On the Structure and Functions of University Councils

Resolution of the 11th General Meeting of 22 November 2011

I.    Introduction
The German Rector’s Conference (HRK) has issued a resolution outlining the fundamental challenges to the autonomy of universities in the context of their relationship with the state. Following on from this, there is a need to set out in concrete terms the measures required to strengthen autonomy in particular areas. In the light of experiences with university councils of different kinds – some having only an advisory function, others with decision-making power – it is essential for the HRK to revisit its position on such councils, with a view to reinforcing it, where appropriate, and/or modifying it, where necessary. Fundamentally, the transfer of powers from the state to university councils is welcome, if it leads to a real increase in autonomy for universities. Requirements relating to the composition of university councils must always be linked to their function and the role they play in strengthening the autonomy of universities. It is appropriate that the membership of university councils should include external representatives, if they are to operate effectively as intermediaries between society, the state and universities. Since their purpose is to support the professionalisation of university management, they must possess a high degree of specialist knowledge. Furthermore, it is imperative that, as part of their integration into universities as independent bodies, they be linked to other bodies within those institutions and understand the institutions’ structures.

II.    Requirements
1.    University councils are to take on a strategic function within universities but will not assume any operational functions, especially not employer status.
2.    At least half of the membership of university councils is to be external, but care must be taken to ensure that members possess academic expertise.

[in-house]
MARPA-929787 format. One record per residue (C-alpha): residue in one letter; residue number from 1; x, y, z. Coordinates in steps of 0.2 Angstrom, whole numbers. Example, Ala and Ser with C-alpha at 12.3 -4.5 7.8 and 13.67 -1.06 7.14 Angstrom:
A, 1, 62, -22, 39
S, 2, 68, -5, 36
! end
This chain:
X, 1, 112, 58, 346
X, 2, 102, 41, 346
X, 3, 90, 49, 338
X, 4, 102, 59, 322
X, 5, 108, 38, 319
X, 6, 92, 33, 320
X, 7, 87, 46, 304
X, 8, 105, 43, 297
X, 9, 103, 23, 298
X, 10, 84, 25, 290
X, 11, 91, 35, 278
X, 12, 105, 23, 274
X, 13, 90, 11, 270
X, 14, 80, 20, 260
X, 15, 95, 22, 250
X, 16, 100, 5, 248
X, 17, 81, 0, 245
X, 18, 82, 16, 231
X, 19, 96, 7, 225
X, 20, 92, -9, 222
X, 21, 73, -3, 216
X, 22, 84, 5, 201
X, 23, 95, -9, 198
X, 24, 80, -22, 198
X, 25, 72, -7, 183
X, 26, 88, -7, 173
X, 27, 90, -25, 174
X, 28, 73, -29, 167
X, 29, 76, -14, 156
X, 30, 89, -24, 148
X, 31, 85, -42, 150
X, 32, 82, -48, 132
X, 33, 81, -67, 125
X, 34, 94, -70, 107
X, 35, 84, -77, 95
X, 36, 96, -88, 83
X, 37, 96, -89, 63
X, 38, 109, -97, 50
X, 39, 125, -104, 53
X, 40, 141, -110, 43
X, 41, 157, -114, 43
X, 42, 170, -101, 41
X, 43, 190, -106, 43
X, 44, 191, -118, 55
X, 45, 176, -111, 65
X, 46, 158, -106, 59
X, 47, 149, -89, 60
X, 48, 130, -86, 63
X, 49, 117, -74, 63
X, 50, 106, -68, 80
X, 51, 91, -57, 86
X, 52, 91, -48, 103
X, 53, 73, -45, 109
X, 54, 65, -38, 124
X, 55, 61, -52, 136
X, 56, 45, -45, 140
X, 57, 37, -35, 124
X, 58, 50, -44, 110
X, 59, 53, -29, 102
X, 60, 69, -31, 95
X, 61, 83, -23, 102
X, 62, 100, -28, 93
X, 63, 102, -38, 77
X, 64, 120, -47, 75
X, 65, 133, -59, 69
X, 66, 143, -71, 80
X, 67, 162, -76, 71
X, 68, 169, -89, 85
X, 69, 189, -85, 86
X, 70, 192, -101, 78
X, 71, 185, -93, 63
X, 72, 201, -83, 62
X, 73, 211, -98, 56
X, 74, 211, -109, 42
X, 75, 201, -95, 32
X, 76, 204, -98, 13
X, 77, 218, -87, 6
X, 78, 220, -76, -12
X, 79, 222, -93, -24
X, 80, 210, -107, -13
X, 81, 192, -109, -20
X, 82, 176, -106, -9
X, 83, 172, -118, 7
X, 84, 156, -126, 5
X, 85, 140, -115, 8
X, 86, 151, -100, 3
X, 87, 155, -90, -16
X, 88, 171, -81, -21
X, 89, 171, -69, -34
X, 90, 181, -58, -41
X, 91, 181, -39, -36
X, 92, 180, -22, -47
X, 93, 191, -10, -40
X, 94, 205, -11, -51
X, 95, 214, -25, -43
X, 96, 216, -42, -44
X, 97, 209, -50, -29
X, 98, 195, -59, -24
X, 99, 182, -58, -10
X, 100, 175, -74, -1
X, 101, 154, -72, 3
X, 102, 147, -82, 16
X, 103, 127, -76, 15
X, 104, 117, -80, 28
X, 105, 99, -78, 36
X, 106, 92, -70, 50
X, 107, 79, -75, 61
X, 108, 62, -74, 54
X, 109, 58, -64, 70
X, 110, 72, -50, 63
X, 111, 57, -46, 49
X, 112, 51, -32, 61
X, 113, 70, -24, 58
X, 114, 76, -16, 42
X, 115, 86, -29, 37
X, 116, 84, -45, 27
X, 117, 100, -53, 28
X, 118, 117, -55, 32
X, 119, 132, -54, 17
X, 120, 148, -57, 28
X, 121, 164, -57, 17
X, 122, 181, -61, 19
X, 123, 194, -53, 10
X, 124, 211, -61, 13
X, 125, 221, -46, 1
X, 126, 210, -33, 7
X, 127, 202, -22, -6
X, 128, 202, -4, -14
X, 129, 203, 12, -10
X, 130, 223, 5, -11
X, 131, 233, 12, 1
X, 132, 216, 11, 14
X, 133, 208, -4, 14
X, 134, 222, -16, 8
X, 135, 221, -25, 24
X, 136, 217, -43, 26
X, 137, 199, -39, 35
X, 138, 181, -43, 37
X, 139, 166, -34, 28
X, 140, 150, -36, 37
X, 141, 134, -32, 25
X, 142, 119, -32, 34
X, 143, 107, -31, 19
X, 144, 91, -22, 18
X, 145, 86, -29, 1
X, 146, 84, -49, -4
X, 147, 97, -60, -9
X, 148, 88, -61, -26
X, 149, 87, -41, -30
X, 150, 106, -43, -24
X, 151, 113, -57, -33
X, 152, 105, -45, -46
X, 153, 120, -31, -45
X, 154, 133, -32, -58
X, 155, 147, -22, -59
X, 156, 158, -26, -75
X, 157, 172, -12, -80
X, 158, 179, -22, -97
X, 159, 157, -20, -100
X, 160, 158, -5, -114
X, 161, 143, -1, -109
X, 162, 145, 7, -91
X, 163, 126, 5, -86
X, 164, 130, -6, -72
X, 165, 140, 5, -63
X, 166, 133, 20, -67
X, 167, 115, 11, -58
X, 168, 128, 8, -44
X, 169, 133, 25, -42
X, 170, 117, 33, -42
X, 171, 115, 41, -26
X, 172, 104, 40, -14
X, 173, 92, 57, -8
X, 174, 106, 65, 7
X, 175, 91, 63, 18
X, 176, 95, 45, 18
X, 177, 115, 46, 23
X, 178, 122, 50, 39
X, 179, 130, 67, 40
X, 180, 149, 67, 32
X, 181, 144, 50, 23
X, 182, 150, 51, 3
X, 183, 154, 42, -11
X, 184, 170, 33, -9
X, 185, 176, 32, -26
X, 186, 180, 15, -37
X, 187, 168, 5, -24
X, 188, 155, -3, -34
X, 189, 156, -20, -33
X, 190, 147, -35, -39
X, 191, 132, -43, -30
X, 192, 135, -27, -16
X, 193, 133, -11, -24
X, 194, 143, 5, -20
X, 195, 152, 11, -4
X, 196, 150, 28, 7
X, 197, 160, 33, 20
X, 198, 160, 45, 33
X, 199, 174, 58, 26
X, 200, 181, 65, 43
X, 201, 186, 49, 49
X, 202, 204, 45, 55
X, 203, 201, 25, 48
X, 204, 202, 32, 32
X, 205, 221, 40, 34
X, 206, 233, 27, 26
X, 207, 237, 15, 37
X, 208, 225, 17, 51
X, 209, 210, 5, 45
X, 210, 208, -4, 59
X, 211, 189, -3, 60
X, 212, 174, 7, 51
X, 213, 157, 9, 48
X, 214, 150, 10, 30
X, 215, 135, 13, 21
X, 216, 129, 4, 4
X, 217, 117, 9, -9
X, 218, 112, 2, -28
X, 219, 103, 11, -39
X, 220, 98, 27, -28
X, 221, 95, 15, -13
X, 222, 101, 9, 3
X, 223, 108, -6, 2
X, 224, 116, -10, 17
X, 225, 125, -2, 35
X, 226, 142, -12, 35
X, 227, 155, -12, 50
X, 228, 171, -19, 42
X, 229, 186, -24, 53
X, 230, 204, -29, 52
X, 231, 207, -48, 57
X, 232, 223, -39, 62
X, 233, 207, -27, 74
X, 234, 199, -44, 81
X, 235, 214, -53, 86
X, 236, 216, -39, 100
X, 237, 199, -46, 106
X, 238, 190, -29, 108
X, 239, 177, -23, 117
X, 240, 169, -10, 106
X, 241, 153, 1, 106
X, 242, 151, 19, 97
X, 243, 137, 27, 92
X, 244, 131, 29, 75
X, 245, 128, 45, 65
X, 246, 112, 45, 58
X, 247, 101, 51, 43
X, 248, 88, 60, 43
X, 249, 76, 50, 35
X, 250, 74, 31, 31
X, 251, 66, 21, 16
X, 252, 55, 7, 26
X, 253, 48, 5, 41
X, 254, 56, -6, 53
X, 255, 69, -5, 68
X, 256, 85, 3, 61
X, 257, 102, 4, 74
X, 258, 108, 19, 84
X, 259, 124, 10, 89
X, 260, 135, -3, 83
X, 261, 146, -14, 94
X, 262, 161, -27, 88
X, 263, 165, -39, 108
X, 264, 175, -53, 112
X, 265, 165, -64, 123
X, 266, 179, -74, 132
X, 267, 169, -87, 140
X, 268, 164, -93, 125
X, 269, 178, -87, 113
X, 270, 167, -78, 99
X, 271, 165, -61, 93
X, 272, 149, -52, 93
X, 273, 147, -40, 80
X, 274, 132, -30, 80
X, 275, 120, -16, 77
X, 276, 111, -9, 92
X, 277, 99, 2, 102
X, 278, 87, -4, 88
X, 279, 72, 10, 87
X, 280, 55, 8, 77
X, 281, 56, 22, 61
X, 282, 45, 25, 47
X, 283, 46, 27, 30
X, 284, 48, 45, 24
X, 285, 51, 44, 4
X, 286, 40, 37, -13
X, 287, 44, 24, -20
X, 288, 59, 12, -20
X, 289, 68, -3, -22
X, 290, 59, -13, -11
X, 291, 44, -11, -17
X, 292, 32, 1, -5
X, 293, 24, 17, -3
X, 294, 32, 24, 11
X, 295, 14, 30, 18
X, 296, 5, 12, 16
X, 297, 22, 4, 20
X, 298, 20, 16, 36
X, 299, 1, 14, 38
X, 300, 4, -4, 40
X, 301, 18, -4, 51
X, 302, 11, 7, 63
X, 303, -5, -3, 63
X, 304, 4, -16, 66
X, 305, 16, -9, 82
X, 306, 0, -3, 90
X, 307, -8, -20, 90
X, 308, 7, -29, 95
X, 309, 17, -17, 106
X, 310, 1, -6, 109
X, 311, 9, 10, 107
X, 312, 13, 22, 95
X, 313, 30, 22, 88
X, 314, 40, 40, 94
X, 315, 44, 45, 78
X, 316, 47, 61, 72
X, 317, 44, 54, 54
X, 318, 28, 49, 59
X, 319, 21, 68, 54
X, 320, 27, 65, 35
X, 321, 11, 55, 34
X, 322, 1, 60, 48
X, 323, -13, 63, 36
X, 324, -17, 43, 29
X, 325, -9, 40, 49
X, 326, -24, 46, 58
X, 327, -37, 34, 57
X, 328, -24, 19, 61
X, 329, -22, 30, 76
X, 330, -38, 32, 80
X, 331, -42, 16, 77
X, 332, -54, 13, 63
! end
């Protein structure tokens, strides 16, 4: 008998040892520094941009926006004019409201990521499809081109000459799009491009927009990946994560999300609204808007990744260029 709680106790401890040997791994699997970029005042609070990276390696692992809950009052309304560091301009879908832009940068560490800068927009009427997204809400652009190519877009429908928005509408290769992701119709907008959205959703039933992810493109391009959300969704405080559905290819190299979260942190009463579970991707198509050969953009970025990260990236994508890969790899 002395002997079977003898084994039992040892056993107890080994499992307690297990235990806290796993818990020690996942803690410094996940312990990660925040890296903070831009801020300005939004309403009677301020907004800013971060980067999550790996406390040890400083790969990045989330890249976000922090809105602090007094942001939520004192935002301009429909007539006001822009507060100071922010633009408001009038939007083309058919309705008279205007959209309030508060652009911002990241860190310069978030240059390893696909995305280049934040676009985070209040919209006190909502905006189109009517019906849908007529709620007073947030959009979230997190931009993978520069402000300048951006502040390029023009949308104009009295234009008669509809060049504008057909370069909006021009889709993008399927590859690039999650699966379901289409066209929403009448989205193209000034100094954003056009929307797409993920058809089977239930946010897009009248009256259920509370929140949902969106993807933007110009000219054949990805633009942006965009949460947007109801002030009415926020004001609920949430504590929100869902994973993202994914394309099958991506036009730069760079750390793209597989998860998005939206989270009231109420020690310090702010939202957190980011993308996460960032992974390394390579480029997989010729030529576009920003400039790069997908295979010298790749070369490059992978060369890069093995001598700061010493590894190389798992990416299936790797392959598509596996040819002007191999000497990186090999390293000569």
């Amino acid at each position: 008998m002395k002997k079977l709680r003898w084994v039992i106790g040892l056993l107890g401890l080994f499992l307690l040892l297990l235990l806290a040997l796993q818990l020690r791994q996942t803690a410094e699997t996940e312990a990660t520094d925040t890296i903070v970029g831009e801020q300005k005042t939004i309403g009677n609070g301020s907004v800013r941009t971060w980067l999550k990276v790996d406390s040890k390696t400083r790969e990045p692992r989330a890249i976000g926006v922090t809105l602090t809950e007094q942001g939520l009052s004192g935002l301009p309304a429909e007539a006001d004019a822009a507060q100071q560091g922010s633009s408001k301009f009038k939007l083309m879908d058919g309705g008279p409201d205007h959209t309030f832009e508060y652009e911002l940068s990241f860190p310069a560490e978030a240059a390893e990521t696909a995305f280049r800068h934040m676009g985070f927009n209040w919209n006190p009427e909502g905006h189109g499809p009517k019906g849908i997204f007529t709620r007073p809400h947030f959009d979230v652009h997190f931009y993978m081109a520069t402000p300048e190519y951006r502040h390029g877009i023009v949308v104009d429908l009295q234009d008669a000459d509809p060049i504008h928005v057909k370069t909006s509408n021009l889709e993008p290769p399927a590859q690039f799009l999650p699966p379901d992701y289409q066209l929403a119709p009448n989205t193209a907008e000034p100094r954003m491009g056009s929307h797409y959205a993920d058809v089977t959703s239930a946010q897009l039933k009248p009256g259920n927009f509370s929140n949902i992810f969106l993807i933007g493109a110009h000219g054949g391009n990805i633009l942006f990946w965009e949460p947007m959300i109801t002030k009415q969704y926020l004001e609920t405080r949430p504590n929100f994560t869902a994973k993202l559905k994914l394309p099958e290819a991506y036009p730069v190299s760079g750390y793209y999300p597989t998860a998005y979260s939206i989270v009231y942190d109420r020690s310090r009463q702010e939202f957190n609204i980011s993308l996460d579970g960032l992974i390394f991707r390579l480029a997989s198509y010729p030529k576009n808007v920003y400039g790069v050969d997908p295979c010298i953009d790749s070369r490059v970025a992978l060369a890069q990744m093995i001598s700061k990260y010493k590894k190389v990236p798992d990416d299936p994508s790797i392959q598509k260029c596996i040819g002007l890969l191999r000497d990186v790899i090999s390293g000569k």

3.    University management is to be accountable to university councils. Conversely, the work of the university councils must be transparent to the universities.

III.    Background
Almost all state higher education laws make reference to the institution of the “university council”. These are the direct successors of the former boards of governors and are influenced by the higher education constitutions of other states. The federal nature of Germany has also shaped approaches in this area, with the result that the models for university councils differ greatly in some respects between states. Common to all models is, on the one hand, the inclusion of representatives from outwith the institution concerned – from academia, business and culture – and on the other, a mandate that covers the selection and control universities to self-government, which is rooted in their structure as corporations. The relationship between universities and university councils is to be structured more clearly. Accepting that federalism allows for diversity, it is important to put in place guidelines on the role of university councils that take proper account of universities’ rights to autonomy, so that they can fulfil their duties as a critical friend of institutions. If that is to happen, each university must have its own university council.

IV.    Structures
1.    At least half of the membership of university councils is to be external.
2.    When a university council’s membership is being selected, care must be taken to ensure that the council possesses sufficient academic expertise as a body. This applies especially to university councils made up solely of external members.
3.    The detailed composition of a council and the recruitment process are matters to be resolved by agreement between the university and the ministry responsible.
4.    State legislation must include provision for a university council member to be removed from office before the end of their term. Universities should be granted the right to initiate termination of a council member’s appointment.
5.    The chairs of a university council are not to have supervisory authority over the President and full-time members of the Executive Board. It can be assumed that the President is able to organise his or her affairs independently and on his or her own authority, in agreement with other bodies within the university, and, consequently, does not require a supervisor.

V.    Functions
1.    The university council’s authority must be limited to topics of strategic importance. Operational management of the university is the exclusive responsibility of the Executive Board.
2.    The university council is to be involved in the institution’s long- term development and financial planning.
3.    The Executive Board has a duty to report to the university council.
4.    The work of the university council must be transparent and open to scrutiny by the Executive Board.
5.    The university council is to be involved in the selection and dismissal of members of the Executive Board (right of initiative or confirmation).
6.    Detailed terms of reference are to be agreed on a legal basis between the university and the ministry responsible.